The NDR, with its “anti-imperialism” (read “anti-Westernism”), “anti-capitalism” and socialist aspirations and rhetoric, is the other cornerstone of the ANC’s ideology and policy today. It also came straight from the 1962 SACP programme: until then there was no talk of the two-stage revolution in South Africa — first the national, and then the socialist one. The NDR, as a description of an incremental, non-insurrectional transition to socialism, emerged in the Soviet political vocabulary of the late 1950s. According to one of its authors, it was first “put forward” by the Soviet Communist Party, then “widely accepted” by the international Communist movement, and then “extensively used at the 1969 International Meeting of Communist and Workers Parties”. It was in that year that the ANC adopted the NDR as part of its Strategy and Tactics programme in exile. In spirit and letter this document was almost a word-for-word copy of the resolutions of the International Meeting of Communist and Workers’ Parties in Moscow.
This was the world of Mandela and his comrades, and this was the world that gave birth to today’s ANC. Few of Mandela’s admirers, who seem to think of him as a Martin Luther King or Gandhi of Africa, appear to appreciate this Communist background. The international context has since dramatically changed — but not the ANC’s Soviet vision of the world. The ANC in power is still trying to build socialism (nationalisation and redistribution) through its NDR. Many of its current leaders still believe that Communism is the best and quickest way to prosperity and general happiness. It is not by chance that the ANC invites Cuban doctors to treat South African patients and Cuban engineers to repair South African water pipes. There is no logic behind such decisions except political sympathy.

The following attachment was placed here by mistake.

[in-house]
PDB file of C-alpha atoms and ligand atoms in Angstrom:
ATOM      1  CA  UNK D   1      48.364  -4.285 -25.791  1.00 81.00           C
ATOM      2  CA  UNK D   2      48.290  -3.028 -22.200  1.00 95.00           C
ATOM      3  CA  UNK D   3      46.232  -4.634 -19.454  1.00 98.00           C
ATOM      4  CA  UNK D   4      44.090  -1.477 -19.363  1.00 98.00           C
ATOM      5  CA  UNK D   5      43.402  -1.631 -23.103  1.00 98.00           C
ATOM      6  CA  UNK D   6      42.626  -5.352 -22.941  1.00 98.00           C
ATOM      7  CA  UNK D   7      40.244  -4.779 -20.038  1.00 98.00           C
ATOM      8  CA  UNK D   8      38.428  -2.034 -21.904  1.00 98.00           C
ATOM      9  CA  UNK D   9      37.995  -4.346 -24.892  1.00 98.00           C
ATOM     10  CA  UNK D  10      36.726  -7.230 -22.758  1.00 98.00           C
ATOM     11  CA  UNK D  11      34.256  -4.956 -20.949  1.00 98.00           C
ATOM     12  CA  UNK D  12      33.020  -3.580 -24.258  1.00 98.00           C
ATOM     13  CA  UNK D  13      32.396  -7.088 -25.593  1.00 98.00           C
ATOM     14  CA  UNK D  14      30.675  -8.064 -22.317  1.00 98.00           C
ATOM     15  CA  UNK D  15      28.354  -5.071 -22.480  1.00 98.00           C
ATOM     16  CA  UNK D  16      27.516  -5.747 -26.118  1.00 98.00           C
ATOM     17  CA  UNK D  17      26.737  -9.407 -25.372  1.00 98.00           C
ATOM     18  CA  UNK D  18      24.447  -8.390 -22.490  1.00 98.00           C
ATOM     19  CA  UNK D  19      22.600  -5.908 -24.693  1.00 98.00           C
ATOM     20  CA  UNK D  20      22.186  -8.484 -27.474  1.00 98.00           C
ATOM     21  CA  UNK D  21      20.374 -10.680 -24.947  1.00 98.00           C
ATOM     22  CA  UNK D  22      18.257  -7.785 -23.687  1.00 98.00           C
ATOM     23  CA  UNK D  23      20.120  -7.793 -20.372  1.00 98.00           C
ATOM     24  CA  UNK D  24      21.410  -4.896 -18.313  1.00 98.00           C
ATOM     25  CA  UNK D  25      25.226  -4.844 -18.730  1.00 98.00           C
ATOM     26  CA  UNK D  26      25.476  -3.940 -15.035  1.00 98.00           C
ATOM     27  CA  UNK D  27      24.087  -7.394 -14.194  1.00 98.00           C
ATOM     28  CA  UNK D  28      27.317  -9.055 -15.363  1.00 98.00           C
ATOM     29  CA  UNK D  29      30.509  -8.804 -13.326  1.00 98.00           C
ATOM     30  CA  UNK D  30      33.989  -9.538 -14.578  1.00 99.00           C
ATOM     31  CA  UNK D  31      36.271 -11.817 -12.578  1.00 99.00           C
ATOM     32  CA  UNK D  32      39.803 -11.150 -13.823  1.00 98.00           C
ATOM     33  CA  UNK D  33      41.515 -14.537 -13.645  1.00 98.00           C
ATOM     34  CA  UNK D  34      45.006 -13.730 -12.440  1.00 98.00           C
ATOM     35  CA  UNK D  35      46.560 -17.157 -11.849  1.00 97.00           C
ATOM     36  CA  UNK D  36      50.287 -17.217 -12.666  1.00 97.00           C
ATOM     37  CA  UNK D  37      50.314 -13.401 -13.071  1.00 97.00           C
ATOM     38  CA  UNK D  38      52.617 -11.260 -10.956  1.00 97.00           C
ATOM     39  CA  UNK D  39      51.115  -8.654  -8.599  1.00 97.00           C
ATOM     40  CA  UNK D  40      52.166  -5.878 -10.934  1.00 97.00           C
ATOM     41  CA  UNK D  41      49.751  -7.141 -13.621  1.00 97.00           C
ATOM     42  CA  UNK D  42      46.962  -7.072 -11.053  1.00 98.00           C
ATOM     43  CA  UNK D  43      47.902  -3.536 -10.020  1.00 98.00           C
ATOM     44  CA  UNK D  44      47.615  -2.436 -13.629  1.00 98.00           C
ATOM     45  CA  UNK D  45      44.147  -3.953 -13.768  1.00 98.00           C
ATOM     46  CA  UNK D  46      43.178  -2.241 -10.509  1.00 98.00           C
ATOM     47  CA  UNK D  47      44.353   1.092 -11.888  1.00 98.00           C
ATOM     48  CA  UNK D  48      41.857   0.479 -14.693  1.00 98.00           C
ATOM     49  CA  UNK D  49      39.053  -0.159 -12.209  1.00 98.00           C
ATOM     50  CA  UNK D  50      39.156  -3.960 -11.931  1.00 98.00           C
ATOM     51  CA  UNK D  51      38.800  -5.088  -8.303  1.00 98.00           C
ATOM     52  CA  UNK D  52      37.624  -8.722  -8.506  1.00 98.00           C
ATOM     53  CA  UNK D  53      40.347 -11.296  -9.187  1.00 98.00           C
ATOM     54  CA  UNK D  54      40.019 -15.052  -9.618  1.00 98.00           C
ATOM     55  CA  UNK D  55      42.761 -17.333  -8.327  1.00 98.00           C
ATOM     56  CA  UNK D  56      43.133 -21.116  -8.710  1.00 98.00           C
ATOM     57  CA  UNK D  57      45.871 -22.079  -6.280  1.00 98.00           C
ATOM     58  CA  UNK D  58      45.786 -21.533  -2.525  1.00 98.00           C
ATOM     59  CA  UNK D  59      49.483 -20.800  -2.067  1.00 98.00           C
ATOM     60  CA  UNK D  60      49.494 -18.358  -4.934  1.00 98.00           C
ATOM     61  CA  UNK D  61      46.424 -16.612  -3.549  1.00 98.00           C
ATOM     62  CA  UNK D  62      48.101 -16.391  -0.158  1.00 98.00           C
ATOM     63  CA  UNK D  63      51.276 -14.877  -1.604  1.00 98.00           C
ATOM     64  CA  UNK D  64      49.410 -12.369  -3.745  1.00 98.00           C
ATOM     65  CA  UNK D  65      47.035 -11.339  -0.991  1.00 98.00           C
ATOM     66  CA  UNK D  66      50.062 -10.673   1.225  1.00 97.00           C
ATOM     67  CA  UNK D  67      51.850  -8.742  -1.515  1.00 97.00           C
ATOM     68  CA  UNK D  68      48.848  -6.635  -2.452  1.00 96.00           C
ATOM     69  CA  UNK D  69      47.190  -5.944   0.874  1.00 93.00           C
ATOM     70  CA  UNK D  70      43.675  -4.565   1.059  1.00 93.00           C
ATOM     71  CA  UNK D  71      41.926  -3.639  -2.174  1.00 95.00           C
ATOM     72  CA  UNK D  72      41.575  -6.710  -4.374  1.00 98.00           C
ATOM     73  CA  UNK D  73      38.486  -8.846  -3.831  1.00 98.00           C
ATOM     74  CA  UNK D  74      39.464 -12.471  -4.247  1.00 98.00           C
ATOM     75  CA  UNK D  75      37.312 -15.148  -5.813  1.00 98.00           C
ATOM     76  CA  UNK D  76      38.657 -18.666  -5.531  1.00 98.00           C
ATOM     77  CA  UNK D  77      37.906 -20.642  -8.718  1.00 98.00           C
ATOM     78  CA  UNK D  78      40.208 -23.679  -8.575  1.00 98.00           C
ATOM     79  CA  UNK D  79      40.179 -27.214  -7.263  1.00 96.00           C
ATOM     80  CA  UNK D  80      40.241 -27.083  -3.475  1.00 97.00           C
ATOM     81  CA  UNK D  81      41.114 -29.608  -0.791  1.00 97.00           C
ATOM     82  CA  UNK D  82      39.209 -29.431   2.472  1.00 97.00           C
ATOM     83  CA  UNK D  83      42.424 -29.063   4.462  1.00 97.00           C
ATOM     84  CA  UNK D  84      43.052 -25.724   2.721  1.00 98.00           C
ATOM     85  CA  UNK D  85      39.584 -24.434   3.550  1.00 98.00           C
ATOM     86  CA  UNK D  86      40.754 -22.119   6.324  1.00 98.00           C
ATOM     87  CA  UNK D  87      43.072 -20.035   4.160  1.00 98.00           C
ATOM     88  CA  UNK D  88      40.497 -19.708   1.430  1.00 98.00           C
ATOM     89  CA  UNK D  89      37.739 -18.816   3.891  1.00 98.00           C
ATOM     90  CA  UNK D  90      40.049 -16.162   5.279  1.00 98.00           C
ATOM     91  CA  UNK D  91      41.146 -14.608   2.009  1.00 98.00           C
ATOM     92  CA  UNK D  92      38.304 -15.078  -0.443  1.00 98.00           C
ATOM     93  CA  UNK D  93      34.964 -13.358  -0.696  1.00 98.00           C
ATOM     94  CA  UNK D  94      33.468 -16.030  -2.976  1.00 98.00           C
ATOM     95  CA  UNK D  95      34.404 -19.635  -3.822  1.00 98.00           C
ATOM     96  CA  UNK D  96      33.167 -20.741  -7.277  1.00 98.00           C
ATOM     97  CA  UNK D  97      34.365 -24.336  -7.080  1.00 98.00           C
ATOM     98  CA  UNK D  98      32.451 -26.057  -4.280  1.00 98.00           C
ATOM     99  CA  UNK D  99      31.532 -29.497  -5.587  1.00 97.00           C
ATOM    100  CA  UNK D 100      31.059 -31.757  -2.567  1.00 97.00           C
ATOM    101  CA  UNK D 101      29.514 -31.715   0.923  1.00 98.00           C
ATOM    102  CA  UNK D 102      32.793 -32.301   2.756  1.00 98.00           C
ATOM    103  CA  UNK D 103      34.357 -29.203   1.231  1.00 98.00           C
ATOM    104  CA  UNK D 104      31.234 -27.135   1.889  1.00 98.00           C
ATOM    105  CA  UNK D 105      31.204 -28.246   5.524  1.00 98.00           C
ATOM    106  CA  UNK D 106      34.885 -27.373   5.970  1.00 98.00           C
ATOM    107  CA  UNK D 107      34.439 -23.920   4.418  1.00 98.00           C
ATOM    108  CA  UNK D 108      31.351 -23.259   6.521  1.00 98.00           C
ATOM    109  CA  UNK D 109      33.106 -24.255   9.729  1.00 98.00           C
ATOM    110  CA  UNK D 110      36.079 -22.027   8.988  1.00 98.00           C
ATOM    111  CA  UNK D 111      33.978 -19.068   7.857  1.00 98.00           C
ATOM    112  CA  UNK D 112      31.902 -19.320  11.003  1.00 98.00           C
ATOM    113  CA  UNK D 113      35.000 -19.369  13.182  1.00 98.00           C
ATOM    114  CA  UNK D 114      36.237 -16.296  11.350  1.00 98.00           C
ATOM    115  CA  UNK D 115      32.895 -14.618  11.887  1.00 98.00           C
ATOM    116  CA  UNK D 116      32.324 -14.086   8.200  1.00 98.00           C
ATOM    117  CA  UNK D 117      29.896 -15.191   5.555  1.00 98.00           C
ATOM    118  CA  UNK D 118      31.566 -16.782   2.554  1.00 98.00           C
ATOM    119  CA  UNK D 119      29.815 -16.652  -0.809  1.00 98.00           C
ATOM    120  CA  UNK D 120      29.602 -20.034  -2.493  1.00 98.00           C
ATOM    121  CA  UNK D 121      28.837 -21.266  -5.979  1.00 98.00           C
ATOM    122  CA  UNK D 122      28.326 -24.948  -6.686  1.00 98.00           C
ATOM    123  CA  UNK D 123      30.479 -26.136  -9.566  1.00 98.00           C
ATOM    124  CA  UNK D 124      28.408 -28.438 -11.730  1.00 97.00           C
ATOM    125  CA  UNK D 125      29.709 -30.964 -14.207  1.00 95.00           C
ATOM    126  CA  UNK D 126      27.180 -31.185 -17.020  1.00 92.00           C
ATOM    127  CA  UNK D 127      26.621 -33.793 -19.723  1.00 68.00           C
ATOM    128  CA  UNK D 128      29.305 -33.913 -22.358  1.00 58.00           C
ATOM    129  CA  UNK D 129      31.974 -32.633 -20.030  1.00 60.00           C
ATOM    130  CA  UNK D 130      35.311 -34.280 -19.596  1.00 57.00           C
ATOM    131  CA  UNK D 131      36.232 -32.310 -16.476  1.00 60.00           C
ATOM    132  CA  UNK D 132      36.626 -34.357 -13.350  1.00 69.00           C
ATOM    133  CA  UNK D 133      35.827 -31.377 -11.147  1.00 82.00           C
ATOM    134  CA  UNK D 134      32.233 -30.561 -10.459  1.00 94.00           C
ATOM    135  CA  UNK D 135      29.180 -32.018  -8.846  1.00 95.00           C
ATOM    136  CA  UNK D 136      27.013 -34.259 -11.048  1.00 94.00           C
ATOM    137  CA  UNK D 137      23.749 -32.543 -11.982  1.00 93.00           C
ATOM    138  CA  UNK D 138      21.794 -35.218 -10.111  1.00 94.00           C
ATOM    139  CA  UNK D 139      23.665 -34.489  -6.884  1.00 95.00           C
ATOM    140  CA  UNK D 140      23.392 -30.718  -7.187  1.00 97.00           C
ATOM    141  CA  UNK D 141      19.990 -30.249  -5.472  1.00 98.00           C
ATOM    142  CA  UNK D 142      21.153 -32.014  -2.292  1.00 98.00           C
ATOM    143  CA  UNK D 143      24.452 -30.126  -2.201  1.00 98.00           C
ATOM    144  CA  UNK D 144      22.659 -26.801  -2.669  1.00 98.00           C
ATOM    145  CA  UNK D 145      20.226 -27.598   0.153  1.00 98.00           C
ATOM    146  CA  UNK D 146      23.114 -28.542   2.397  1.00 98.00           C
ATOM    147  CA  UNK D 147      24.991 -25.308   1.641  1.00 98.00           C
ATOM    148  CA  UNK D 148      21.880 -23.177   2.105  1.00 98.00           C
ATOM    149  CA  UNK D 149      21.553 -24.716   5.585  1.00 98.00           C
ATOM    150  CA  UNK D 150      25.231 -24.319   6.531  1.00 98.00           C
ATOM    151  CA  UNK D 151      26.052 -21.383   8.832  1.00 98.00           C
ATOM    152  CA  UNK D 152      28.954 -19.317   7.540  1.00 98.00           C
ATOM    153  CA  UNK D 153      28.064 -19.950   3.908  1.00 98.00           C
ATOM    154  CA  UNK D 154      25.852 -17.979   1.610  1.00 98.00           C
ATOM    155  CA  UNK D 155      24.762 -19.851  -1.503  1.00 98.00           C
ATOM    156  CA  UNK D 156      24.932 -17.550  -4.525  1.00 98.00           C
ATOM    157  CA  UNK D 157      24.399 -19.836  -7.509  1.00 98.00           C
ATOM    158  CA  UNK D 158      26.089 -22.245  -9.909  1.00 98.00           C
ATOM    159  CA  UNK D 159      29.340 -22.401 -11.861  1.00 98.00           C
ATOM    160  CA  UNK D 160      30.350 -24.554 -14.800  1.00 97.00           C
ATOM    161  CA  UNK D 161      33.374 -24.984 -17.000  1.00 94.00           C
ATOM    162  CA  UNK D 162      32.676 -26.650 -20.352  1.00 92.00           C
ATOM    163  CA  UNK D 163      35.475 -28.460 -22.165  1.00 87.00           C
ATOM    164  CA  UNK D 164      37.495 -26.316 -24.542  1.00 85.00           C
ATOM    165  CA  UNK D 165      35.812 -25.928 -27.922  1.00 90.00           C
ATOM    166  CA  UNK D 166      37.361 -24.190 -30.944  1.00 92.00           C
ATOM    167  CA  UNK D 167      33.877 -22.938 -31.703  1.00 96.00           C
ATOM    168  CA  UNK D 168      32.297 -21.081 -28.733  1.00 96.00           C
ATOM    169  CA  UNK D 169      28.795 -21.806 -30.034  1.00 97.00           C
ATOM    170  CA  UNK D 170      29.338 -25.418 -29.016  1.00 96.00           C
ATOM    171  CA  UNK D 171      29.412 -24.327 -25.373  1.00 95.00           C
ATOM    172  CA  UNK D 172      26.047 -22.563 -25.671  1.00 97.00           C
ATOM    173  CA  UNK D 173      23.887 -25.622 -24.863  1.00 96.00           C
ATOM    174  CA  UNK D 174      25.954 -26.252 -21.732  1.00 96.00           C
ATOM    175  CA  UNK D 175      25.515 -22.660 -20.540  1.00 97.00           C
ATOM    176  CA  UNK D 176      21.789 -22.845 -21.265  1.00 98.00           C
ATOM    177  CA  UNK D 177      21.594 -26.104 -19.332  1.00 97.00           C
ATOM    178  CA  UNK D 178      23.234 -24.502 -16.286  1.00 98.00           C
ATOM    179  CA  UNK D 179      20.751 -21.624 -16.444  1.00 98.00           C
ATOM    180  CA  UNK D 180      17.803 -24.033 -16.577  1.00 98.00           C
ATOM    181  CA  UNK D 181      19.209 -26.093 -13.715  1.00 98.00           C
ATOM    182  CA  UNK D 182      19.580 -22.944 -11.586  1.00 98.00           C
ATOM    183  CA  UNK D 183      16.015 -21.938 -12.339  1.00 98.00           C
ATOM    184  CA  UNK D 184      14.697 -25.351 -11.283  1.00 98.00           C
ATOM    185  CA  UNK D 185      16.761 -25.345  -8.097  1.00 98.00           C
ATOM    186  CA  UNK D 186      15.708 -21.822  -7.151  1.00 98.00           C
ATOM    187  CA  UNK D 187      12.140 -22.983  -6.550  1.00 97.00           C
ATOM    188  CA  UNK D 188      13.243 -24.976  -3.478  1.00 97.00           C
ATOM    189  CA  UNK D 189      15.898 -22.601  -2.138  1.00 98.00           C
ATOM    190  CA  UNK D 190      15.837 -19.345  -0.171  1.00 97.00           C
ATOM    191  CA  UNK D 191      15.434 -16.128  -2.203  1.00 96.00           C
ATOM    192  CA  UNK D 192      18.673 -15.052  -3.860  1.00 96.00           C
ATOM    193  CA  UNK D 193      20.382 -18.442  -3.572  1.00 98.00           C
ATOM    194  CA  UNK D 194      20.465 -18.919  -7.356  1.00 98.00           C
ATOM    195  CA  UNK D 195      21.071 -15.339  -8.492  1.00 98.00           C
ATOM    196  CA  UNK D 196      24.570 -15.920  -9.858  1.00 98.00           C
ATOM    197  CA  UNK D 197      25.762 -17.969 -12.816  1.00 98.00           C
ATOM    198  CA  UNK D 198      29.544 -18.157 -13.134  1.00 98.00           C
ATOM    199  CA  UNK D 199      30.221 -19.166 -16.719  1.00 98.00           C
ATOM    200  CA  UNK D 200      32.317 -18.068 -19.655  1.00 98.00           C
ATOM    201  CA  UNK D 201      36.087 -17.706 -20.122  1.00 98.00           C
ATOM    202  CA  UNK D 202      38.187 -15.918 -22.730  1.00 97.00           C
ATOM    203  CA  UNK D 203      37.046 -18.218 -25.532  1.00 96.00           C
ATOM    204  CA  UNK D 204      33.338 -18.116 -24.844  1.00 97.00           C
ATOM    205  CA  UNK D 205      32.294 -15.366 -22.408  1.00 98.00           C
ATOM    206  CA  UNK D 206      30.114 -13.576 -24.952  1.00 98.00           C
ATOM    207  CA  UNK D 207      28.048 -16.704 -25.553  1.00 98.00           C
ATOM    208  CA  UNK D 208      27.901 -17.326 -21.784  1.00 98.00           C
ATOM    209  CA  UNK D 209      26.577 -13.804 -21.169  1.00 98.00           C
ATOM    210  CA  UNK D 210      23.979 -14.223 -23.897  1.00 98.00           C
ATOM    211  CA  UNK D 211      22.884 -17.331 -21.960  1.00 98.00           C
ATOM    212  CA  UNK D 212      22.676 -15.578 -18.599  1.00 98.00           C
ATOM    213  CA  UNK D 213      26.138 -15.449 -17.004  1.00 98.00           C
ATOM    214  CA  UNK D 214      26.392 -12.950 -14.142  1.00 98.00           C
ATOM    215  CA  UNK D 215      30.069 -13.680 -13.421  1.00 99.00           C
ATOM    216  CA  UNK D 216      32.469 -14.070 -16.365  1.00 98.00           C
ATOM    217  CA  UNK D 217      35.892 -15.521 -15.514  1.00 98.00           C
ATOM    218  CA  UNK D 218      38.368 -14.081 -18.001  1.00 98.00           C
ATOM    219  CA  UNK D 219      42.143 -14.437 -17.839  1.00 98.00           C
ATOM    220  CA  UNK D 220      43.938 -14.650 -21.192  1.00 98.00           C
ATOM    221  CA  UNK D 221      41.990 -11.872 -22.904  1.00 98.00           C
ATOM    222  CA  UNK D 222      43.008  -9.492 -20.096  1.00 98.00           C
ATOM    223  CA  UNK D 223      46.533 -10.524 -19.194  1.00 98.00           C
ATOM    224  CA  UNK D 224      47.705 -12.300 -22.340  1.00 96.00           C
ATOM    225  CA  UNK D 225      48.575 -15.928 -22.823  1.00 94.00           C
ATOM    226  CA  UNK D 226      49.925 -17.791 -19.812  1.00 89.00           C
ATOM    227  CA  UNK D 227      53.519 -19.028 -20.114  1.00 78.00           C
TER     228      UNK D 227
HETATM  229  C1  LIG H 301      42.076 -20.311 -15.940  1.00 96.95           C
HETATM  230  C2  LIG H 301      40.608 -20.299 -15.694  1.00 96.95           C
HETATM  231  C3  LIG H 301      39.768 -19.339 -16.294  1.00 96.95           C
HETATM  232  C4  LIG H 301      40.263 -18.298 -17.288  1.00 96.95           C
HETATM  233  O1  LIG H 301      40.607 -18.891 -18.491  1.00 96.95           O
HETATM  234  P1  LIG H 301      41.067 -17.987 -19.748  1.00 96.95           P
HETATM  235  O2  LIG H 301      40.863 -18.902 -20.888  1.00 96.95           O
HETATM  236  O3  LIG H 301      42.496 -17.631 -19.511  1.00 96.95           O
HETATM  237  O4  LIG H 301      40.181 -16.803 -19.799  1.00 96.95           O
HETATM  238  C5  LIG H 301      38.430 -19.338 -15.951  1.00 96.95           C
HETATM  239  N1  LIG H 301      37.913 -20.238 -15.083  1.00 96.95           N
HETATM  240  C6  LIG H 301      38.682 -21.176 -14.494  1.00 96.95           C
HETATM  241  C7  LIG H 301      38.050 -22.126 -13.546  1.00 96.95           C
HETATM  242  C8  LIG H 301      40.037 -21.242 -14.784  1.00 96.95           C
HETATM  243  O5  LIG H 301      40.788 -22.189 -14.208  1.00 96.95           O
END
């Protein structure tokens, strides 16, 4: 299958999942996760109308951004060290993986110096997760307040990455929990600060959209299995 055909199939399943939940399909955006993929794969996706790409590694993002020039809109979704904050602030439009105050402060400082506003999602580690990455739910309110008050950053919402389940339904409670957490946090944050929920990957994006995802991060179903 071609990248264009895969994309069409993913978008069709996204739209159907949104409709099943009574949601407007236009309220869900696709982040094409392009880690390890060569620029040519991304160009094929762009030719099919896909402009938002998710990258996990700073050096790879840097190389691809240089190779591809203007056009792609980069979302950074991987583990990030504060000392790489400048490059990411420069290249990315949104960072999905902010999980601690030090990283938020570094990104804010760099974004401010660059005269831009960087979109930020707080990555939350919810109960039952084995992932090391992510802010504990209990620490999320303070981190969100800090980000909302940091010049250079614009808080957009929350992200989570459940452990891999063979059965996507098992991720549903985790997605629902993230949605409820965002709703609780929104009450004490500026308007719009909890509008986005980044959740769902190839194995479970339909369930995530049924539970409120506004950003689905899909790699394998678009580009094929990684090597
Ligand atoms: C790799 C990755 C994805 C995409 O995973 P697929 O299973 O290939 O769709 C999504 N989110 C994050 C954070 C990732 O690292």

But this was just one aspect of Soviet influence on the ANC. When the SACP leaders decided to launch armed struggle Mandela was sent to seek assistance in Africa but his closest comrades went to the USSR. The Soviets agreed to help. For three decades, from the early 1960s until the early 1990s, thousands of ANC cadres, generation after generation, were trained in the Soviet Union or by Soviet military advisers and specialists in Angola. It is difficult to calculate how many of them received such training, as some returned several times, but Viacheslav Shiriaiev, the first Soviet main military adviser to the ANC in Angola, reckoned that in 1979-1983 alone about 6,000 cadres were trained. And a remarkable 95 per cent of the ANC leadership received some form of Soviet military training.
This did not mean training in purely technical military skills. The most basic background course, taught to every ANC military cadre and practically to all the leadership of the organisation in exile — often more than once — was MCW, or Military Combat Work. The course included instructions in the organisation of the military underground and in the waging of an underground revolutionary war. Some researchers believe that the ANC leadership got the idea of the bloody “people’s war” which unfolded in South Africa’s townships in the late 1980s — replete with necklacings, targeted assassinations and terrifying “people’s courts” —from Vietnam. An ANC delegation visited Vietnam in the late 1970s to benefit from the wisdom of General Giap. But long before then MCW provided manuals on how the “people’s war” should be organised and waged. Ronnie Kasrils, one of the ANC’s top military commanders, described MCW as the “major influence” on the changes in ANC policy (ie, its adoption of the “people’s war”).